The Psychology Behind Why We Love Horror & Gore

The Psychology Behind Why We Love Horror & Gore

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October 17, 2018
Read Time: 3 minutes

Don’t worry; you aren’t that weird

 

 

Halloween may only be an annual celebration, but our love for horror movies is definitely year-round. It doesn’t seem to matter if it’s the suspense of something like A Quiet Place or Don’t Breathe, the absolutely terrifying moments of The Exorcism of Emily Rose or the gore in films like Train to Busan. Sometimes, you can even get the most timid person to enjoy a horror marathon or—even better—join you in the movie house.

 

But what is it about things that scare us that we love so much? Why do we cover our ears but keep our eyes open? Why do we pay for movie tickets and sit in the theater for hours only to get scared out of our wits?

 

Well, it’s because we’re sick. Kidding—kind of.

 

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Others might think that those who love gore have violent tendencies or psychological illnesses, but it’s actually a lot more innocent than that. A study by researchers at the University of Central Florida and Indiana University came to the conclusion that gore simply holds our attention. So while we know that the blood and guts is a little unnerving, we can’t look away once we see it.

 

In a way, it’s exactly like how when we see an accident on the road, we drive a little slower to see what’s going on. It’s an annoying habit, but we can’t seem to shake it off. It’s quite odd, but our brains are just programmed to stare at disgusting things. So whether or not we let ourselves experience it, the truth is that we all have this morbid fascination with all things…well, morbid.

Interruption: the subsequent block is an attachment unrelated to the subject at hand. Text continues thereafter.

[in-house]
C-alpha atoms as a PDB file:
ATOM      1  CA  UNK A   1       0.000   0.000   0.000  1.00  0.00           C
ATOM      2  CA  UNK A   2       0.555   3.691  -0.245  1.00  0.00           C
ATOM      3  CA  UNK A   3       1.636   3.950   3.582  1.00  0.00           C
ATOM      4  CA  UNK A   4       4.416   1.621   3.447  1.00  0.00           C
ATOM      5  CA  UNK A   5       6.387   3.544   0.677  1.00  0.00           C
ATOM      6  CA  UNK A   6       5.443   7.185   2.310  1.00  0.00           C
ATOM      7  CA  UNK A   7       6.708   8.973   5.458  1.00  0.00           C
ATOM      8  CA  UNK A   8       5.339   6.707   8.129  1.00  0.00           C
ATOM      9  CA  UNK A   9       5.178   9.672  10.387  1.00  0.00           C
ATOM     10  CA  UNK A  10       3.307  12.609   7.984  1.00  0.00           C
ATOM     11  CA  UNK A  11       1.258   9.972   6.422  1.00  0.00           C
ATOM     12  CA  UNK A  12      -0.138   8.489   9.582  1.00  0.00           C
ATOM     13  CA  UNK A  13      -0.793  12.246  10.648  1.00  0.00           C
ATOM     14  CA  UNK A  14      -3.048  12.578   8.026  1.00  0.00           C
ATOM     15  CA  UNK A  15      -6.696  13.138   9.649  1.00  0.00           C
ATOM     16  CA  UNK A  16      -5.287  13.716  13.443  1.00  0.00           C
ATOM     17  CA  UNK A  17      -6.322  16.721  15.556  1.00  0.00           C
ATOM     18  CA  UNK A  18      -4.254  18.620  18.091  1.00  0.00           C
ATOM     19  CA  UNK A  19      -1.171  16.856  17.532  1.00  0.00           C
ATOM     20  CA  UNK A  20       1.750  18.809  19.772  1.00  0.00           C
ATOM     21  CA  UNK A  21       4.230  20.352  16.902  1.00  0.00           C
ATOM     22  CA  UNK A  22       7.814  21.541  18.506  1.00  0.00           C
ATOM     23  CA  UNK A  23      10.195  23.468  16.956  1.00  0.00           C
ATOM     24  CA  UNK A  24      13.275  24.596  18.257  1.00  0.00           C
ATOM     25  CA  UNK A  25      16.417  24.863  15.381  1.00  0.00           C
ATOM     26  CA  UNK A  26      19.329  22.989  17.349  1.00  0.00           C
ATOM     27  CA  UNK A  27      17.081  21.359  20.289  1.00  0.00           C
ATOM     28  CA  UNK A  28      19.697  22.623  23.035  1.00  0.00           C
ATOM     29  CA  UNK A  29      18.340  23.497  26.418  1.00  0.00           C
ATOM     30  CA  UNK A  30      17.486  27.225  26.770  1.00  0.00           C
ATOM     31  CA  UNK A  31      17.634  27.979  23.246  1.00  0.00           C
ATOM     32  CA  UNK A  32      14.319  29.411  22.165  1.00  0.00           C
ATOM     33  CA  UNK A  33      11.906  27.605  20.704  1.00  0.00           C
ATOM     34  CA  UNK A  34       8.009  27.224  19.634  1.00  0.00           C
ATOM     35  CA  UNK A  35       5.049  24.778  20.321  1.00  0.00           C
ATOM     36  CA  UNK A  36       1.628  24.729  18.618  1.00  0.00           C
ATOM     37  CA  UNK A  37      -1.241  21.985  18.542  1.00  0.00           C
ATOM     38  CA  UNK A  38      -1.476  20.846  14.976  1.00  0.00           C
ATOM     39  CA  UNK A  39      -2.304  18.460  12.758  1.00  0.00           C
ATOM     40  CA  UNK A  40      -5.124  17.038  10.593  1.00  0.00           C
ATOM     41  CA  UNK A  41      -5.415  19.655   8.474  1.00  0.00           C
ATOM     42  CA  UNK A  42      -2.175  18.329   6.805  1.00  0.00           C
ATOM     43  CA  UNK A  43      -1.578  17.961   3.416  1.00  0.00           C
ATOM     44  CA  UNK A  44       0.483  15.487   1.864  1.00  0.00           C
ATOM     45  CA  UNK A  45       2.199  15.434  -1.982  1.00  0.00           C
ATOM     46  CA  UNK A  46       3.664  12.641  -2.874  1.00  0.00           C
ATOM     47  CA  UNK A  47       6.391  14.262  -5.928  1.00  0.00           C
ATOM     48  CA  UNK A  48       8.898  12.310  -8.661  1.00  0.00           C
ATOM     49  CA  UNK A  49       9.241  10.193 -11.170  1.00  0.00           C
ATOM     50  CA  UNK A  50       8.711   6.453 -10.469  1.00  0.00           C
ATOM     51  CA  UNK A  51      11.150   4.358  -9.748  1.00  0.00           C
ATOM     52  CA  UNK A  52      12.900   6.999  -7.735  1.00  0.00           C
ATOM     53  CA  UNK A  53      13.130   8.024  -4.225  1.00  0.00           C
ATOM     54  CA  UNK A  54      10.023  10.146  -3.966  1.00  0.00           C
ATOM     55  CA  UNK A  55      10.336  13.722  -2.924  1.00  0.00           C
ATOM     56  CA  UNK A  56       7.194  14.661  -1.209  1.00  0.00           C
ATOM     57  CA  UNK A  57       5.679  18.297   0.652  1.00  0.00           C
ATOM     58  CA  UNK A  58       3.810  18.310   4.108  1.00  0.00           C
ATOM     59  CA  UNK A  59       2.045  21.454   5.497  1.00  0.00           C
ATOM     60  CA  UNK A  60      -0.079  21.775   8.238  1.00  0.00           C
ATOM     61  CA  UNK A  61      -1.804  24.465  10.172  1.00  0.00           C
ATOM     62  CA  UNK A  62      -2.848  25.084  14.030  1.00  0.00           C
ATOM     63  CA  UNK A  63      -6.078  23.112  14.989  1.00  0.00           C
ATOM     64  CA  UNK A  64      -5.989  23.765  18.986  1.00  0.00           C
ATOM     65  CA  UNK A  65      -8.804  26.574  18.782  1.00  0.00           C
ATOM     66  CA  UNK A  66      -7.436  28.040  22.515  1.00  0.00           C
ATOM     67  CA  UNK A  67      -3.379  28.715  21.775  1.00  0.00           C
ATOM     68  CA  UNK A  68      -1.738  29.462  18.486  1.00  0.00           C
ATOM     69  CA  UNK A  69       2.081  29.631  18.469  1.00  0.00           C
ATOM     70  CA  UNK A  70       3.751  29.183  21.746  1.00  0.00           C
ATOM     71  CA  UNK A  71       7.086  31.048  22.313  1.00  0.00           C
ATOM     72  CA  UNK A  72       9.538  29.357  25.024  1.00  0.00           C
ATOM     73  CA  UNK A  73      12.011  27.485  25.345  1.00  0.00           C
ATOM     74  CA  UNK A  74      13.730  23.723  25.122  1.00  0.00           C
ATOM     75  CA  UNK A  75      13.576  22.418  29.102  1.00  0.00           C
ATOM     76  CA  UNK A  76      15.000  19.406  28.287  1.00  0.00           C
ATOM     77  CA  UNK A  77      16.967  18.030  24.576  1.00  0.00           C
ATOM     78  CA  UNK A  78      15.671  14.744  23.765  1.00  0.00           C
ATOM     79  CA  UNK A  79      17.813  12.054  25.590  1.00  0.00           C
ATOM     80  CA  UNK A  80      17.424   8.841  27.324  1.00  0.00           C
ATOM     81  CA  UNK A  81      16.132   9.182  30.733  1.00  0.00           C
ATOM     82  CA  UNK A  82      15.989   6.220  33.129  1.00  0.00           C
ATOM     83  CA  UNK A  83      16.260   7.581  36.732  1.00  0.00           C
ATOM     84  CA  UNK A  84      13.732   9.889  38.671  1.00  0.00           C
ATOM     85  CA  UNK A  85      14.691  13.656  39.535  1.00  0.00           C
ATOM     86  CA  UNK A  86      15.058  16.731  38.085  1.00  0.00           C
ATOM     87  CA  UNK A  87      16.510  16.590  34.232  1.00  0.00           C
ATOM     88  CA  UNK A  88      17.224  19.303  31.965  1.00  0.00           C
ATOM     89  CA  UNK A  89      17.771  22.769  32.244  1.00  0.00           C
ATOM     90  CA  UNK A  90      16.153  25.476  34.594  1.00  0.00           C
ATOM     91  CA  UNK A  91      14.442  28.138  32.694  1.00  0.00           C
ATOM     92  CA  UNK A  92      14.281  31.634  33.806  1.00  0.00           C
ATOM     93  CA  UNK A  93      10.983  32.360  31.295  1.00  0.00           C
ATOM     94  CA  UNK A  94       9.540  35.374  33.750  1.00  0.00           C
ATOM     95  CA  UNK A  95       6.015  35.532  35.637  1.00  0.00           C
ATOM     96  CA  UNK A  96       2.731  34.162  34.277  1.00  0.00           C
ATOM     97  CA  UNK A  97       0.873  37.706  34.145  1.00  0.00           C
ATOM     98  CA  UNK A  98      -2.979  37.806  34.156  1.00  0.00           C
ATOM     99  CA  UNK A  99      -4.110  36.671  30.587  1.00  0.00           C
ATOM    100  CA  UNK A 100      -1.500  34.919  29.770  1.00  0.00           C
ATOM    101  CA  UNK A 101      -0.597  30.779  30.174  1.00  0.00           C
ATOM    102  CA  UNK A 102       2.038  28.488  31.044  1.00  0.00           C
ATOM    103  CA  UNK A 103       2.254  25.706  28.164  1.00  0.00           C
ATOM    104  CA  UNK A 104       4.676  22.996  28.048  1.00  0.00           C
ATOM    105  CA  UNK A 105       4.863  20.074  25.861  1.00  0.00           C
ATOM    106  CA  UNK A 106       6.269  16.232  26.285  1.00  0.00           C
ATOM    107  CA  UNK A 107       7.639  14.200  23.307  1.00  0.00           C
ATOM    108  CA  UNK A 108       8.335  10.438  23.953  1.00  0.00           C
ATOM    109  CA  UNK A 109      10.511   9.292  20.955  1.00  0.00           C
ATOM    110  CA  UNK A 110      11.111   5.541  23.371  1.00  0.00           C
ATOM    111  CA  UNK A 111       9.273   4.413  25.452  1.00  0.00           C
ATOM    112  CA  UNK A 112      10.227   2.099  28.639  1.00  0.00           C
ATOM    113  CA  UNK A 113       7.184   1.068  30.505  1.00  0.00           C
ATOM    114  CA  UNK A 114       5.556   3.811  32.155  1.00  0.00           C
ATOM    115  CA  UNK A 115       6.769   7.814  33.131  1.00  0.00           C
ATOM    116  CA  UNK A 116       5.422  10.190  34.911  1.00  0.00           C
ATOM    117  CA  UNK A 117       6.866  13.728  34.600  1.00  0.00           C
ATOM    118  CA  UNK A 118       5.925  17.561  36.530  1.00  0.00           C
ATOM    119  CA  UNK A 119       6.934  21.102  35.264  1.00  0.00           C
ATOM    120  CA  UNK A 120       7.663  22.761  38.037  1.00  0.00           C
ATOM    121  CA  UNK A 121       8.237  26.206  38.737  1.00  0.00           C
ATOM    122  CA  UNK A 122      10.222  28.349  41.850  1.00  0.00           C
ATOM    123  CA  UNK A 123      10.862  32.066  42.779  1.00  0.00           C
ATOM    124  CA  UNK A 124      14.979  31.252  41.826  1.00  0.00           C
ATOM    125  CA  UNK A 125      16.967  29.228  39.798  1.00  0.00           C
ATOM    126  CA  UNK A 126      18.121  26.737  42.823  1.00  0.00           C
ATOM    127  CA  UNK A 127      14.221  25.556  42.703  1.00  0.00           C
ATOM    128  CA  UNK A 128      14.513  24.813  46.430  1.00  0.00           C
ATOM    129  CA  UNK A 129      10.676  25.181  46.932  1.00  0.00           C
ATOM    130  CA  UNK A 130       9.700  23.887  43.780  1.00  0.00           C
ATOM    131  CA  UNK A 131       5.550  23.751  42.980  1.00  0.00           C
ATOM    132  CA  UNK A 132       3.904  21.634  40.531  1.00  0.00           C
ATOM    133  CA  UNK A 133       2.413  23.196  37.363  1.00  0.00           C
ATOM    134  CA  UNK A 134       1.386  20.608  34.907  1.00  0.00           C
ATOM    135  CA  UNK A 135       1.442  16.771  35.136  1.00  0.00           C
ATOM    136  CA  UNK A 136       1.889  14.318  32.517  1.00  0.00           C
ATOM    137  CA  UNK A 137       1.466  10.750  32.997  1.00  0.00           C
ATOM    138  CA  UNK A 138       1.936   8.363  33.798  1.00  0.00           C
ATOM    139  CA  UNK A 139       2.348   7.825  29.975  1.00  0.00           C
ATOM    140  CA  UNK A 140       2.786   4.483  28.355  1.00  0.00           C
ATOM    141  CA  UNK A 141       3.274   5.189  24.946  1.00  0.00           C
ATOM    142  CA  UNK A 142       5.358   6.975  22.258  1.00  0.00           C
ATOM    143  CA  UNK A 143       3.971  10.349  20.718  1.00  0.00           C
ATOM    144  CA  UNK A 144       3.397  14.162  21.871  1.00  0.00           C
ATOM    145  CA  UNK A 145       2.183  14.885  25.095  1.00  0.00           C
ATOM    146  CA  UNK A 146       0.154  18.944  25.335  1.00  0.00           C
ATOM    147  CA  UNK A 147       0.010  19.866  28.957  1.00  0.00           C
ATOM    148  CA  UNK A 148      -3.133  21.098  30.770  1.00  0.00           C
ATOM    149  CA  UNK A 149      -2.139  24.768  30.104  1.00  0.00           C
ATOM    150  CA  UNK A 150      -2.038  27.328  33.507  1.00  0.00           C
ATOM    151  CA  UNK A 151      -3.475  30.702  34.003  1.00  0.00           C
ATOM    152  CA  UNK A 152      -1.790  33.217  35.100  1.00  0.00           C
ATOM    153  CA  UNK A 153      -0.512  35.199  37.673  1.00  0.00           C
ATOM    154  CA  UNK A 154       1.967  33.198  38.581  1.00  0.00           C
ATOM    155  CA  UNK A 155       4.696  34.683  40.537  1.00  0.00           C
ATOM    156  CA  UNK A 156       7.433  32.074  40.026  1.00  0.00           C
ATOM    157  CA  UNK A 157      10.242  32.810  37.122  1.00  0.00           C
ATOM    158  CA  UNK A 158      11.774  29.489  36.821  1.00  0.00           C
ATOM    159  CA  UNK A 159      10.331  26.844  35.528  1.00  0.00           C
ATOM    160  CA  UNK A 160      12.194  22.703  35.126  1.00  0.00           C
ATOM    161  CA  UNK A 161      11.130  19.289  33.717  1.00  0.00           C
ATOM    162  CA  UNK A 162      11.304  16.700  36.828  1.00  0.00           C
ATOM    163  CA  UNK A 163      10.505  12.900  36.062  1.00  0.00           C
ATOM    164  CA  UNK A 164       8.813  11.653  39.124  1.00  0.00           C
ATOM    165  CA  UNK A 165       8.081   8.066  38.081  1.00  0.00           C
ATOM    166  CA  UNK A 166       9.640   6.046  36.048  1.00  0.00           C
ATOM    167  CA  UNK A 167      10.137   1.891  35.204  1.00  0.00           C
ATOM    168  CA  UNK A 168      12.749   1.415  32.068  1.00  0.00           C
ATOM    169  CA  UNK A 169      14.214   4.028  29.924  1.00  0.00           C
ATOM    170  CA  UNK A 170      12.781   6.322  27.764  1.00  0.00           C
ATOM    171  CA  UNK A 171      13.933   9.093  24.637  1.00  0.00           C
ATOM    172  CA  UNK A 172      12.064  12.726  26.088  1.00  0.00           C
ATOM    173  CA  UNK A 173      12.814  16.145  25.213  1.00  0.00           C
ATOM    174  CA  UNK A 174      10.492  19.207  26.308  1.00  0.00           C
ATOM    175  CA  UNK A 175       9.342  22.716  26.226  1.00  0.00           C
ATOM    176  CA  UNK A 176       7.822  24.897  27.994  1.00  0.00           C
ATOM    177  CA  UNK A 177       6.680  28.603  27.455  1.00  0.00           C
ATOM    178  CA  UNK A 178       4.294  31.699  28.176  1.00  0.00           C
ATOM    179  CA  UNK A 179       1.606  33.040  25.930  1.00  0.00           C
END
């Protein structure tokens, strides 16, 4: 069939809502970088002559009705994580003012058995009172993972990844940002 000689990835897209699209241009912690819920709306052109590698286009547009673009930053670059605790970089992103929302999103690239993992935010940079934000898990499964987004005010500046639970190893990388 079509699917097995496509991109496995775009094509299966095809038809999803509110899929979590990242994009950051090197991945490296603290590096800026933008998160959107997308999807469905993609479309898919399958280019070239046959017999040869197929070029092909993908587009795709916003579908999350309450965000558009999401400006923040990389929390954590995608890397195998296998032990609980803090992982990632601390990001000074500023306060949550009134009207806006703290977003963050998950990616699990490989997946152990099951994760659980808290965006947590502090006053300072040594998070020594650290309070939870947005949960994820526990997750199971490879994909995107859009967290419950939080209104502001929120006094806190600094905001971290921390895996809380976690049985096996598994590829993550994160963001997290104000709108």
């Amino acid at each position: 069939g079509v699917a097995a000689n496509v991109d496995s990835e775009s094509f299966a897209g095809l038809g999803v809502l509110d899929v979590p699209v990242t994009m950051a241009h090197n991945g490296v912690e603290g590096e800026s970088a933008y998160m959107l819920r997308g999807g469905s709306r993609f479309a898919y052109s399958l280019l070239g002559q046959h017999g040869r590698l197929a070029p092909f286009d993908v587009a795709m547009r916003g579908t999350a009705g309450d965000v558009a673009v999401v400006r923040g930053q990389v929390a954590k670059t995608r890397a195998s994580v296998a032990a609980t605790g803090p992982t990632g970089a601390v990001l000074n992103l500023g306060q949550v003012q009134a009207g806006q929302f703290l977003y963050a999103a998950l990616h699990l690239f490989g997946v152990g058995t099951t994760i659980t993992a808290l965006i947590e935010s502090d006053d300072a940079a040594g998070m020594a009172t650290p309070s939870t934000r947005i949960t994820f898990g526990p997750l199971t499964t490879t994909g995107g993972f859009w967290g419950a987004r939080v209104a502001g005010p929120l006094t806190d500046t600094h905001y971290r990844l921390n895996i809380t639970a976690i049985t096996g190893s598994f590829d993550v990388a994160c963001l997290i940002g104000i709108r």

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Dr. Jeffrey Goldstein, a professor of social and organizational psychology at the University of Ultrecht, explains his theory as to why we love horror quite matter-of-factly: “People go to horror films because they want to be frightened or they wouldn’t do it twice.” He further went on to say that there is a difference between reality and fiction—an idea which Dr. Glenn Walters supported in a 2004 paper.

 

Dr. Walters cited an old study on disgust, wherein participants were shown videos of 1) Cows being stunned, killed and butchered, 2) A live monkey being hit in the head with a hammer and 3) A depiction of a child’s facial skin being turned inside out for surgery. As you would guess, most people turned the video clips off before they got to the end. And yet Dr. Walters questioned why people would pay money to see even more blood, guts and action.

 

His theory is that we as humans are able to distinguish between what is real and what isn’t. In a sense, we are able to control the distance we feel from actors and actual people (or, as was the case in the experiment, animals).

 

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Or perhaps Dr. Dolf Zillman’s Excitation Transfer Theory (ETT) is more relatable. This little one explains that the negative feelings that arise from horror movies come back tenfold when we experience the positive effect of a hero’s triumph. Then again, there’s also film scholar Noël Carroll’s blunt explanation: We like seeing people get hurt when they deserve to be hurt.

 

https://giphy.com/gifs/horror-hannibal-lecter-silence-of-the-lambs-4L0TmLYrGr5Fm

 

So weird as you might think you are, there are actually a number of reasons to why you like watching horror and gore. Guess we aren’t so sick in the head, huh?

 

 

Art Alexandra Lara

Images by Junji Ito

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